Hurricane Lee put on an extraordinary feat of rapid intensification in the 24 hours ending at 2 a.m. EDT Friday, increasing its winds by 85 mph as it moved over the record-warm waters northeast of the Leeward Islands. Only two other Atlantic hurricanes in the past 40 years — Felix (2007) and Wilma (2005) — intensified more rapidly. Lee peaked as an extremely dangerous Category 5 hurricane with 165 mph winds early Friday, then weakened slightly to a high-end Category 4 hurricane late Friday morning.
Research by Kieran Bhatia (see below) and others has identified rapid intensification as one of the hurricane phenomena being boosted by oceanic warming from human-induced climate change.
At 11 a.m. EDT Friday, Lee was located about 565 miles east of the northern Leeward Islands, moving west-northwest at 13 mph with top sustained winds of 155 mph and a central pressure of 942 mb. Satellite images early Friday afternoon showed that Lee’s eyewall thunderstorms were not as intense or as symmetric as before, with a region of reduced intensity along its west side. This was being caused by some moderate southwesterly wind shear of 15-20 knots — which was not predicted — that began affecting Lee early Friday morning.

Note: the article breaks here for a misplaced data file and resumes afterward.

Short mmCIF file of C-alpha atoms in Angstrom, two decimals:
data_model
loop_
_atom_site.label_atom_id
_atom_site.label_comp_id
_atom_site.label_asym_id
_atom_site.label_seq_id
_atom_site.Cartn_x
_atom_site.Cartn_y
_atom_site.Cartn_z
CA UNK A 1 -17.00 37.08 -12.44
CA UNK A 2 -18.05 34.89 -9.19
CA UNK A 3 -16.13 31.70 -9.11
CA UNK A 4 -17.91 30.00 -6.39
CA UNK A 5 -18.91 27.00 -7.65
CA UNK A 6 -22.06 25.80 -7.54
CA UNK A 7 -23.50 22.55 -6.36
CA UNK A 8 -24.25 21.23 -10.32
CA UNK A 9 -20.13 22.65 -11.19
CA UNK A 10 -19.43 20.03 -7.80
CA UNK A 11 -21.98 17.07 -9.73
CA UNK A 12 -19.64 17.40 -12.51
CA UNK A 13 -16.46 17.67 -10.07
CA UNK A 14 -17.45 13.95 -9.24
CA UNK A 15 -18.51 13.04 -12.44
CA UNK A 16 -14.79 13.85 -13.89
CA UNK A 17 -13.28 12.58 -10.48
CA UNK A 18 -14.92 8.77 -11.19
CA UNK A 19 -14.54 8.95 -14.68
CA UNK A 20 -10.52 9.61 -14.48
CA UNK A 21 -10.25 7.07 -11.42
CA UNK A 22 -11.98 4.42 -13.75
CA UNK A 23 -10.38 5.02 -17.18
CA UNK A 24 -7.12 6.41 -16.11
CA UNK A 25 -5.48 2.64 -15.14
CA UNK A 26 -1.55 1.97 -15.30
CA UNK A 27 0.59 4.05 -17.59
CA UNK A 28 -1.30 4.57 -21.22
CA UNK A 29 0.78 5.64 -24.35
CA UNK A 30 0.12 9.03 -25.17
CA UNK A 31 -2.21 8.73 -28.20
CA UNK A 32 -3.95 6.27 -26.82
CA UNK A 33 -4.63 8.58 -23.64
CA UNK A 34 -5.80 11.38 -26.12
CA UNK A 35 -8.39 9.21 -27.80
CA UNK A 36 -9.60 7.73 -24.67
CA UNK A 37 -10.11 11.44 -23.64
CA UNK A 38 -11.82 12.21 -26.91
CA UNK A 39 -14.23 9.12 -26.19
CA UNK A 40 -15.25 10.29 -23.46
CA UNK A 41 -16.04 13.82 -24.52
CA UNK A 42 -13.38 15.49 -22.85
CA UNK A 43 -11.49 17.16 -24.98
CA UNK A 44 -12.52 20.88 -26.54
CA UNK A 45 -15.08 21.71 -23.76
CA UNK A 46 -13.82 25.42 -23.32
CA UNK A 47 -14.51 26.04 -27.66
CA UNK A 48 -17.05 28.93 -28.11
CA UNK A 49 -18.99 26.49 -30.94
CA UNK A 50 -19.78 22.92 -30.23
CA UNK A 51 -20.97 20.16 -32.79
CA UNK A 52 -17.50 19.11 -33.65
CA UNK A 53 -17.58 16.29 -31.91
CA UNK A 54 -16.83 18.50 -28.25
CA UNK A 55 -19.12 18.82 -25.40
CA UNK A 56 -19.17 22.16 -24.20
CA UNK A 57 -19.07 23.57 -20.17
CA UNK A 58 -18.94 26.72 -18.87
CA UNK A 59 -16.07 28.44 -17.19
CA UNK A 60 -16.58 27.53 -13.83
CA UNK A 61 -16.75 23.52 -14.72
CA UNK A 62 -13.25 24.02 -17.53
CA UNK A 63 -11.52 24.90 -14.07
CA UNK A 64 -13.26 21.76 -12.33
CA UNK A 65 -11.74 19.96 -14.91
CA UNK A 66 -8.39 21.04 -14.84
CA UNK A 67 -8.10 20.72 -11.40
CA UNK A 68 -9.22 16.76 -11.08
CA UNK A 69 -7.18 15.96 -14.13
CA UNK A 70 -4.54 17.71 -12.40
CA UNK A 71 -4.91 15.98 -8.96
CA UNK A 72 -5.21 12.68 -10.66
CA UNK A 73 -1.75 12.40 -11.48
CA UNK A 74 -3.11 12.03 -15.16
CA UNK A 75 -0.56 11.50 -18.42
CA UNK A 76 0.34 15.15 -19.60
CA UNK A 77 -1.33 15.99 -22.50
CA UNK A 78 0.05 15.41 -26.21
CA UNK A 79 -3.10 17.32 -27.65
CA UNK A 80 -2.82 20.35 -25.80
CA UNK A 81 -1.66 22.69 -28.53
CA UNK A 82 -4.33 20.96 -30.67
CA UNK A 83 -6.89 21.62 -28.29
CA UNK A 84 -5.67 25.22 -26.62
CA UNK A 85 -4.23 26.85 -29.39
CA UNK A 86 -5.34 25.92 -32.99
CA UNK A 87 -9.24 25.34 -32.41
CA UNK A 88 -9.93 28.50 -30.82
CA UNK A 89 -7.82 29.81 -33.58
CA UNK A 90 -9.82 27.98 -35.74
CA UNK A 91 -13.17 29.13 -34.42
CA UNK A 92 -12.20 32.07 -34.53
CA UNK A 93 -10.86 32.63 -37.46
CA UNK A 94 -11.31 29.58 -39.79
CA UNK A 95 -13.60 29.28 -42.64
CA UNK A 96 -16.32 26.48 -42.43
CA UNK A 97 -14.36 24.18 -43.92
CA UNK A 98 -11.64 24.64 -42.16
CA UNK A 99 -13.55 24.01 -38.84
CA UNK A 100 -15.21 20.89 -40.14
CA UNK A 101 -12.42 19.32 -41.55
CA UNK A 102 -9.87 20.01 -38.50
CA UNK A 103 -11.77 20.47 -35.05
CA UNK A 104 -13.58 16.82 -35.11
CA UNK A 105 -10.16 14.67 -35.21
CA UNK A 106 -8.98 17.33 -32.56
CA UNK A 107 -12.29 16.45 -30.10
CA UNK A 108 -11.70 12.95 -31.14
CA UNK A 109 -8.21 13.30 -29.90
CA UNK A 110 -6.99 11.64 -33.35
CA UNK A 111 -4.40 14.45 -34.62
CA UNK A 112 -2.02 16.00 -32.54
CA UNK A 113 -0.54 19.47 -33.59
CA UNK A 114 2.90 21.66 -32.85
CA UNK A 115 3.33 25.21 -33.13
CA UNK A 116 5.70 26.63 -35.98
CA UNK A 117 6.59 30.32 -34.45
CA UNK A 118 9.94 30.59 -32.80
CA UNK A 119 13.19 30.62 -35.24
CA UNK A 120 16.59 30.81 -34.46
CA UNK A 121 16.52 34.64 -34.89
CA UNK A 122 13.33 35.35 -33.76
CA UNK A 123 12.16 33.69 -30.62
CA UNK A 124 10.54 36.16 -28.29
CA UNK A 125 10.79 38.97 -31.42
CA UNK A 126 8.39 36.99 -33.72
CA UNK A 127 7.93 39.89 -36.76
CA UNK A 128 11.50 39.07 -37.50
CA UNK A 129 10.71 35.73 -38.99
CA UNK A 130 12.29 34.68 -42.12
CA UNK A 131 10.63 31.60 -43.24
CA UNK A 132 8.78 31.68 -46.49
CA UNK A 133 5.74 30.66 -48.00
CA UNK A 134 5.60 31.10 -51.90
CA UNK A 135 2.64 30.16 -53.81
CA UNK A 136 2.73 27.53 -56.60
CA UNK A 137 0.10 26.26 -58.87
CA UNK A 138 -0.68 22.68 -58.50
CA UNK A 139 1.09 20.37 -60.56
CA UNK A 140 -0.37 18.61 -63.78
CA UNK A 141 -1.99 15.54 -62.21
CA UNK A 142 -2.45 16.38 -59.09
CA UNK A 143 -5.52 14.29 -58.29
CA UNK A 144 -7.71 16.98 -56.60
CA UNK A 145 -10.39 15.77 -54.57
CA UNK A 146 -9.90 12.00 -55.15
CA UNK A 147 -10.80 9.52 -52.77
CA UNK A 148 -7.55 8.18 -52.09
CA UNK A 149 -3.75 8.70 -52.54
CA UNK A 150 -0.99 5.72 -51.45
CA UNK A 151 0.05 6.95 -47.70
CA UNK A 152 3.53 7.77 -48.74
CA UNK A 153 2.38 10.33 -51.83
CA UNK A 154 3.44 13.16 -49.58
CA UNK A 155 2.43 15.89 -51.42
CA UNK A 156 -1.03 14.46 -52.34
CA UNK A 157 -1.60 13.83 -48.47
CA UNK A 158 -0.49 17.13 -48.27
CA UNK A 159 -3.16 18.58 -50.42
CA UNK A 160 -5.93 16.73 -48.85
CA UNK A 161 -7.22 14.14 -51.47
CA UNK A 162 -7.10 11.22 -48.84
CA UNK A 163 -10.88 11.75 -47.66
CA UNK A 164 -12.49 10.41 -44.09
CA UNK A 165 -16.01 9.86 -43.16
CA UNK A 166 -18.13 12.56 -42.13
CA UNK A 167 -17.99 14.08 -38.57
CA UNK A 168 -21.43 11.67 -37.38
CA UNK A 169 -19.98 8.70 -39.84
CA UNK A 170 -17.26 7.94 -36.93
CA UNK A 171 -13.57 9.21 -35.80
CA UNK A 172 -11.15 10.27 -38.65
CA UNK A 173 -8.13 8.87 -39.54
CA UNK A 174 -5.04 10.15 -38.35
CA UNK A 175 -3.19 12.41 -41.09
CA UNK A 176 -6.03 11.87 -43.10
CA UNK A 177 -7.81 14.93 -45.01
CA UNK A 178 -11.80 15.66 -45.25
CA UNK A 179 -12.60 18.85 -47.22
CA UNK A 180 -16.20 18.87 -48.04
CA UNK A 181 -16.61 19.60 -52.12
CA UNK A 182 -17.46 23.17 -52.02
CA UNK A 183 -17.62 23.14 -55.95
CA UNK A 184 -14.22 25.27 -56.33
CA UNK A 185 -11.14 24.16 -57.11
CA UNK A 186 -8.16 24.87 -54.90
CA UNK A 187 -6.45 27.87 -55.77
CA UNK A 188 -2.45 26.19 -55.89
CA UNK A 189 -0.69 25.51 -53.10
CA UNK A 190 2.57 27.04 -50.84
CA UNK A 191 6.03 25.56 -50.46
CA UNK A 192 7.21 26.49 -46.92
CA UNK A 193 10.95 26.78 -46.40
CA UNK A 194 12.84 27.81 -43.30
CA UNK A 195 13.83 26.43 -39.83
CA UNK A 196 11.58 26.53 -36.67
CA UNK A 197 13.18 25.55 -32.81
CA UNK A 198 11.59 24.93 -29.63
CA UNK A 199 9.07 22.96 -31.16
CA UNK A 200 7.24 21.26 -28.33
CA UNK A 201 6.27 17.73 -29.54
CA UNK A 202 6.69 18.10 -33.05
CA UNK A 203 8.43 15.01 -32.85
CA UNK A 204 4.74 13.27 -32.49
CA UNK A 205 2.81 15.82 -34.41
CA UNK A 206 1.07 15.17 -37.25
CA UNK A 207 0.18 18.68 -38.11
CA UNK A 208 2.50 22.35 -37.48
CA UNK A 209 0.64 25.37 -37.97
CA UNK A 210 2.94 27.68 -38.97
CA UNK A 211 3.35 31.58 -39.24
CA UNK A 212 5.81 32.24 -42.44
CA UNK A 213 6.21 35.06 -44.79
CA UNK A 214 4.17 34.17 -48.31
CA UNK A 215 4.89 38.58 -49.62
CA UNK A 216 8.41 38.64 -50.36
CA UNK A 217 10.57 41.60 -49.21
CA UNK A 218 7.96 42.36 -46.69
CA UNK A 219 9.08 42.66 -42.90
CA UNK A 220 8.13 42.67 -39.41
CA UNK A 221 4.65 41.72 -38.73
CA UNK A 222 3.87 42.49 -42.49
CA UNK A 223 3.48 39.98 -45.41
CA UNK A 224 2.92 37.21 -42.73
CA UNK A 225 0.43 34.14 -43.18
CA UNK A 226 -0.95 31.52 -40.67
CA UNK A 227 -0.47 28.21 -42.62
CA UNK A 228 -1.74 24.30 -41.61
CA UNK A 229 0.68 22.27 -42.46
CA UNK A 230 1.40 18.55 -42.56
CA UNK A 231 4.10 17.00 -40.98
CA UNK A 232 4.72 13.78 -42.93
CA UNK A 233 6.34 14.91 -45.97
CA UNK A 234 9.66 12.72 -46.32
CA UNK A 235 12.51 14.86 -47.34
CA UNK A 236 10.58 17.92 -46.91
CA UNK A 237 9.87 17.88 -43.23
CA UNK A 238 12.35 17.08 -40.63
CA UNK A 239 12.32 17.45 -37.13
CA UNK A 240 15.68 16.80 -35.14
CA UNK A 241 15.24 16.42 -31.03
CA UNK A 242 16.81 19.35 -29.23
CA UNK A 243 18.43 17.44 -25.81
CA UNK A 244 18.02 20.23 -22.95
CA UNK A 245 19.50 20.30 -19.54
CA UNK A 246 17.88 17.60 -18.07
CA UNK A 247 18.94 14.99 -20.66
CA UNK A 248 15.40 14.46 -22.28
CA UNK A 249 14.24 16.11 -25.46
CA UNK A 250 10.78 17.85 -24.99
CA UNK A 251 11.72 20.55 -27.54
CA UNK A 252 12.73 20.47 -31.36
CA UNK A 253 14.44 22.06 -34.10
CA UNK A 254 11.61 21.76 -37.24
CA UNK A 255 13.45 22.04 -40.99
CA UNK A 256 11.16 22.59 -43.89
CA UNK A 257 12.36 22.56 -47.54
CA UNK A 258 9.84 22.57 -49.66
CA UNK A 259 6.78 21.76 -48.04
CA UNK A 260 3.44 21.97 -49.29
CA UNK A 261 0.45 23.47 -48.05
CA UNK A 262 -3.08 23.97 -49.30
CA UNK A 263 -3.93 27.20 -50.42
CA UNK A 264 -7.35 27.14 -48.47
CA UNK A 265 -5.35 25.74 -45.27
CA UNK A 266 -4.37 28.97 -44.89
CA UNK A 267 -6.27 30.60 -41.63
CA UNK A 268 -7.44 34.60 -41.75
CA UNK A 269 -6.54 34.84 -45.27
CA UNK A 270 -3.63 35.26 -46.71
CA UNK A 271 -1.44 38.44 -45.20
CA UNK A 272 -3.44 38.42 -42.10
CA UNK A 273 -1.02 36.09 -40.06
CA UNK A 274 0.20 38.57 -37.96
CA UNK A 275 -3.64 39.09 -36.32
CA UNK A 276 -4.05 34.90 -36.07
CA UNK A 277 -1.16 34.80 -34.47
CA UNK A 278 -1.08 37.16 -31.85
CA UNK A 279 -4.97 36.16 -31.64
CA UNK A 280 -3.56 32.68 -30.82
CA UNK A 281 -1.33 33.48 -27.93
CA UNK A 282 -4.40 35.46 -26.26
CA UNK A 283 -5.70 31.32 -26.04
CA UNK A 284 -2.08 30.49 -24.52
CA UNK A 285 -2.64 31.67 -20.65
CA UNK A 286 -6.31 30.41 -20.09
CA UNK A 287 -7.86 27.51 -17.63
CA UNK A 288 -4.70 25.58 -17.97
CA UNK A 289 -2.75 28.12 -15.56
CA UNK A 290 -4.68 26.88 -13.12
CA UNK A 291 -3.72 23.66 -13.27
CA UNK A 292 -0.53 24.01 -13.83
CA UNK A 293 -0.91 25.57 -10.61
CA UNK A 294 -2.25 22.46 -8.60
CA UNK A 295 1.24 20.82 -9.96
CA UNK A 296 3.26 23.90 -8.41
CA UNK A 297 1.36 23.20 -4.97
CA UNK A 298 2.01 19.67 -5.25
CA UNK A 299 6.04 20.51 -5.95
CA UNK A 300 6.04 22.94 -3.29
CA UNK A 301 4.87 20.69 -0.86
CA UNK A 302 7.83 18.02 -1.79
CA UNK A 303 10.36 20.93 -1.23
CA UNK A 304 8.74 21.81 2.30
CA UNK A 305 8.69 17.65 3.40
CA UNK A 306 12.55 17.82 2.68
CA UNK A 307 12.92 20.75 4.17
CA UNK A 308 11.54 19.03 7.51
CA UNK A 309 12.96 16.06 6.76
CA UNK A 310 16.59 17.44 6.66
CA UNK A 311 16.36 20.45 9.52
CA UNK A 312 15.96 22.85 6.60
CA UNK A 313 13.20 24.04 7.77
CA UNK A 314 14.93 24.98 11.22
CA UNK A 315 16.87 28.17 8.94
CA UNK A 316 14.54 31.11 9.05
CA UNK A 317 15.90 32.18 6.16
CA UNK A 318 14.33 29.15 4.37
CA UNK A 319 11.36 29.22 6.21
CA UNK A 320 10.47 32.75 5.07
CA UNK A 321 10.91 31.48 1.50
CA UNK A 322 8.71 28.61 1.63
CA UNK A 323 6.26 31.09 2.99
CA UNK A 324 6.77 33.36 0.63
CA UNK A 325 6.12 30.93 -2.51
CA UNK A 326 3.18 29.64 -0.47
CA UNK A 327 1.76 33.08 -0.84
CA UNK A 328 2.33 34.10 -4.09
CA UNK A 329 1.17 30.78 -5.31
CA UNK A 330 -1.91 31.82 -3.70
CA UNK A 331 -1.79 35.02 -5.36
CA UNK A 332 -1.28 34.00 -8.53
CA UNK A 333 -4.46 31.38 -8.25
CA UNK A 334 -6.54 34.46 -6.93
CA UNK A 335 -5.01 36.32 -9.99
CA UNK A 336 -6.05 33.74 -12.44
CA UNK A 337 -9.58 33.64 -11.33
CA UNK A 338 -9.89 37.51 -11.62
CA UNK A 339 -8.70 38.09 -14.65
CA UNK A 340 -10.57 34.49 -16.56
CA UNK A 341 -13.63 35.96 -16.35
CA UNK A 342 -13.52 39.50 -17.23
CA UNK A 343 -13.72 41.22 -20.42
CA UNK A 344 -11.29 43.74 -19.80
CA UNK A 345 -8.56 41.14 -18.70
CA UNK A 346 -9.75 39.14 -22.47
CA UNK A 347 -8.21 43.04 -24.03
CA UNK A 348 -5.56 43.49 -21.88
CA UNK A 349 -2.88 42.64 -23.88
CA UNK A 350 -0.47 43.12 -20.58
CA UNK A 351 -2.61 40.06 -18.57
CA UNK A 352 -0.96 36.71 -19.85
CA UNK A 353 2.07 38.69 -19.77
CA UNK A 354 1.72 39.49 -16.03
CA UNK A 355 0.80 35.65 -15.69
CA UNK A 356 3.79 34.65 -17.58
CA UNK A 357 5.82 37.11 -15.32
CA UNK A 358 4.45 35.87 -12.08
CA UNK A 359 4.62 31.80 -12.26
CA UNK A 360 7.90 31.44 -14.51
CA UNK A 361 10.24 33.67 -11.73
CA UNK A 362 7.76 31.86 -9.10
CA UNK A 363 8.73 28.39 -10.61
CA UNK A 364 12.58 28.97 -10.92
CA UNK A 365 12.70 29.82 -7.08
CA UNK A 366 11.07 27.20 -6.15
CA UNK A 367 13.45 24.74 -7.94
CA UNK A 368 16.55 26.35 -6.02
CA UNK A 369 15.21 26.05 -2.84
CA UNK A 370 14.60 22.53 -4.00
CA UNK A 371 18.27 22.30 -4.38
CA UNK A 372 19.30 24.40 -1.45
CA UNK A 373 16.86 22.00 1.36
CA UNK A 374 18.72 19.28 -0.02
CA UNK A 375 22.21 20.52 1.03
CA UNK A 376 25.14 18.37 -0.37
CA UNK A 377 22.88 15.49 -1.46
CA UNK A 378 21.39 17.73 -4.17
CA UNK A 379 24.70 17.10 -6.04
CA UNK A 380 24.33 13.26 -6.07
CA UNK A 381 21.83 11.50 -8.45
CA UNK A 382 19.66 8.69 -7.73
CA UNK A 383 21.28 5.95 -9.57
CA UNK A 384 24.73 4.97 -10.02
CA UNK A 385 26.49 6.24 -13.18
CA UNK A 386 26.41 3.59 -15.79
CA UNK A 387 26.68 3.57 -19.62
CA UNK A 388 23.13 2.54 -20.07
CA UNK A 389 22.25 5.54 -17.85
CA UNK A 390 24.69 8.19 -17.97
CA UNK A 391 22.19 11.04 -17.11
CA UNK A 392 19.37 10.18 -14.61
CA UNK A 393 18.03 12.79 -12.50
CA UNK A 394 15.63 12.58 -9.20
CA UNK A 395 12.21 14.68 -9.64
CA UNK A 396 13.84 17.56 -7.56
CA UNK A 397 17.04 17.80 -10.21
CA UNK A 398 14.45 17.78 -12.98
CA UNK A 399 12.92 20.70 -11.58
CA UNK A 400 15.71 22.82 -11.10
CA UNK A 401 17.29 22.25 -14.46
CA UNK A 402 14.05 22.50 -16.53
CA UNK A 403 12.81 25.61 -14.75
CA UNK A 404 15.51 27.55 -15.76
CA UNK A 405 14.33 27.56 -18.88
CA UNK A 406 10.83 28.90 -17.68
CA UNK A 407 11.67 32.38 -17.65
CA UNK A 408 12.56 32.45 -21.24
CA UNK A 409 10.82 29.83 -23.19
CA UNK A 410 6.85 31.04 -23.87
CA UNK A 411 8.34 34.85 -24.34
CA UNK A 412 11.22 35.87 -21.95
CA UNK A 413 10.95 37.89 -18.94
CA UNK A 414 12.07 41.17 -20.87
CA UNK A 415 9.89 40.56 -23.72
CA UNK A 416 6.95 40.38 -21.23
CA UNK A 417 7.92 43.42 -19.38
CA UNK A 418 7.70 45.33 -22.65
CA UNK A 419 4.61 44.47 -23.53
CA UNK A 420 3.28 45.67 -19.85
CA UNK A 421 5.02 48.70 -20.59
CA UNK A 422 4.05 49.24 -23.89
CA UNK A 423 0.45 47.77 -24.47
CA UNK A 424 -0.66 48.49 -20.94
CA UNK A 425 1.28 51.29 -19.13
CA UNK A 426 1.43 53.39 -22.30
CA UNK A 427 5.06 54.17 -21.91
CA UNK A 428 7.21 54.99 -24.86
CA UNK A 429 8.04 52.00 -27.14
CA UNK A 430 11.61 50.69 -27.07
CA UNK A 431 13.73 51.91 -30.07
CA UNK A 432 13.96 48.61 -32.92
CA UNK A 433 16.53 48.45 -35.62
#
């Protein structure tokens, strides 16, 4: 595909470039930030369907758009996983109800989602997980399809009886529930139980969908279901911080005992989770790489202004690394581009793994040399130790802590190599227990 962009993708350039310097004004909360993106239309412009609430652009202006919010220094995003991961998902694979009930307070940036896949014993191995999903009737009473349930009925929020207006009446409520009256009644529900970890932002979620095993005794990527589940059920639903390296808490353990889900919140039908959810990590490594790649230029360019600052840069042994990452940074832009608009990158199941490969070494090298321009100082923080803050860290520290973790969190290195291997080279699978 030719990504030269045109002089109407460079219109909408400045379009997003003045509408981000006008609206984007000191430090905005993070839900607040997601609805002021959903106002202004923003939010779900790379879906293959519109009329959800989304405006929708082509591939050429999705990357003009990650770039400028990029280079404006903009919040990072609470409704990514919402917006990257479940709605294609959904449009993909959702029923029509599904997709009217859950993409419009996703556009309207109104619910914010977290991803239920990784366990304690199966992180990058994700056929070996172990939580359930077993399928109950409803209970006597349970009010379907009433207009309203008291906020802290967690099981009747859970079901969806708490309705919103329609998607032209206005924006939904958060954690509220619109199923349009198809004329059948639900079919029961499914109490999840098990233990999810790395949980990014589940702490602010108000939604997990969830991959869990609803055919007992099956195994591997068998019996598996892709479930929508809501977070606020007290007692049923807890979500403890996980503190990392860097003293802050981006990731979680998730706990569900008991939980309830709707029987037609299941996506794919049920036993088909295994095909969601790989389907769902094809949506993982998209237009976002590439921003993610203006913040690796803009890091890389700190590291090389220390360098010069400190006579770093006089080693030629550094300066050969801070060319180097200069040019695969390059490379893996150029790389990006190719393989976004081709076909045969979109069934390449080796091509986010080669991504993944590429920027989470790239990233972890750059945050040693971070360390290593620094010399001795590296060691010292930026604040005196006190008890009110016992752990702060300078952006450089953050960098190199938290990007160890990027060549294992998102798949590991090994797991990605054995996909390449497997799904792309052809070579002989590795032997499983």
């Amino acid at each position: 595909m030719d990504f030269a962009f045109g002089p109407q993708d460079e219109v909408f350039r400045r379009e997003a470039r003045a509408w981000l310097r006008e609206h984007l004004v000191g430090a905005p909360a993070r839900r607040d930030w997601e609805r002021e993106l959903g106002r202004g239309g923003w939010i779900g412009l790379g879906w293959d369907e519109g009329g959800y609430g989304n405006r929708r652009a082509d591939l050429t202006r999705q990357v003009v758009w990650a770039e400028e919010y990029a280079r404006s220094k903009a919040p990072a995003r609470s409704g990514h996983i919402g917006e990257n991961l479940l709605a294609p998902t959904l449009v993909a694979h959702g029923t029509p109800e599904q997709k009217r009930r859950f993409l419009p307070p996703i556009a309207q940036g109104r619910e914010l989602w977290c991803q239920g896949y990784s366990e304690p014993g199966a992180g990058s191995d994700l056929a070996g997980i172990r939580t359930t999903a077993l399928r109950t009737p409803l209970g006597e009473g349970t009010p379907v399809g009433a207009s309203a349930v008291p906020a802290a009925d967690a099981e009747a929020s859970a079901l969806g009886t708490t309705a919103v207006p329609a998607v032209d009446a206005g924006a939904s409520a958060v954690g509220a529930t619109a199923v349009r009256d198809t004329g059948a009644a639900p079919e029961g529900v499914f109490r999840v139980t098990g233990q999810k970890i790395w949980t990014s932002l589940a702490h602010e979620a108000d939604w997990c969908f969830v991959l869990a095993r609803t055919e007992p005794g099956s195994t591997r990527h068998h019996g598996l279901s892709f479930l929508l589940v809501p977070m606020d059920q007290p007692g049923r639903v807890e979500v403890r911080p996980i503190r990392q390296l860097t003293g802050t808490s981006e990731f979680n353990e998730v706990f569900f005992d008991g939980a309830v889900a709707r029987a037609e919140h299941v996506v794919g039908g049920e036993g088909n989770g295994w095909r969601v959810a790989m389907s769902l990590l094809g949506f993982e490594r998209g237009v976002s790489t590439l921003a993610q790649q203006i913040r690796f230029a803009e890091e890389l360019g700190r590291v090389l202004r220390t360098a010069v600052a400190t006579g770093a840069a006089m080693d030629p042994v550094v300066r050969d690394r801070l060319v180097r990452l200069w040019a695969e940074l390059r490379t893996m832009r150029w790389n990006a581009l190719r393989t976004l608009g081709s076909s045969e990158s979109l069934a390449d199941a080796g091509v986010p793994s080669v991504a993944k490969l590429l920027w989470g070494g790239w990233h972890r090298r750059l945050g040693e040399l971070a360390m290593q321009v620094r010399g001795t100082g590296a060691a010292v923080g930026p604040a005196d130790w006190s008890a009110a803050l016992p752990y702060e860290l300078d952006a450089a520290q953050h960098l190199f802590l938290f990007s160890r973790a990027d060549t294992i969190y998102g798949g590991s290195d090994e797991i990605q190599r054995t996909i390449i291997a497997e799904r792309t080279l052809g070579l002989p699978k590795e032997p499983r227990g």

Track forecast for Lee
Lee is expected to move west-northwest at a gradually slowing forward speed through Tuesday, driven by the clockwise circulation around the Azores-Bermuda High to the north. On this track, the system will pass a few hundred miles to the northeast of the northernmost Leeward Islands on Saturday and Sunday, sparing them any major impacts from wind and rain. The National Hurricane Center, or NHC, predicts about a 10-20% chance of tropical storm-force winds in these islands.
On Wednesday, Lee is expected to reach the western edge of the high-pressure ridge steering it and begin to feel the steering influence of a trough of low pressure moving over the U.S. East Coast. This trough is likely to turn Lee sharply to the north, keeping the core of Lee away from the southeastern Bahamas and Turks and Caicos Islands, sparing them from any major impacts from wind and rain. NHC predicts about a 10-20% chance of tropical storm-force winds in these islands.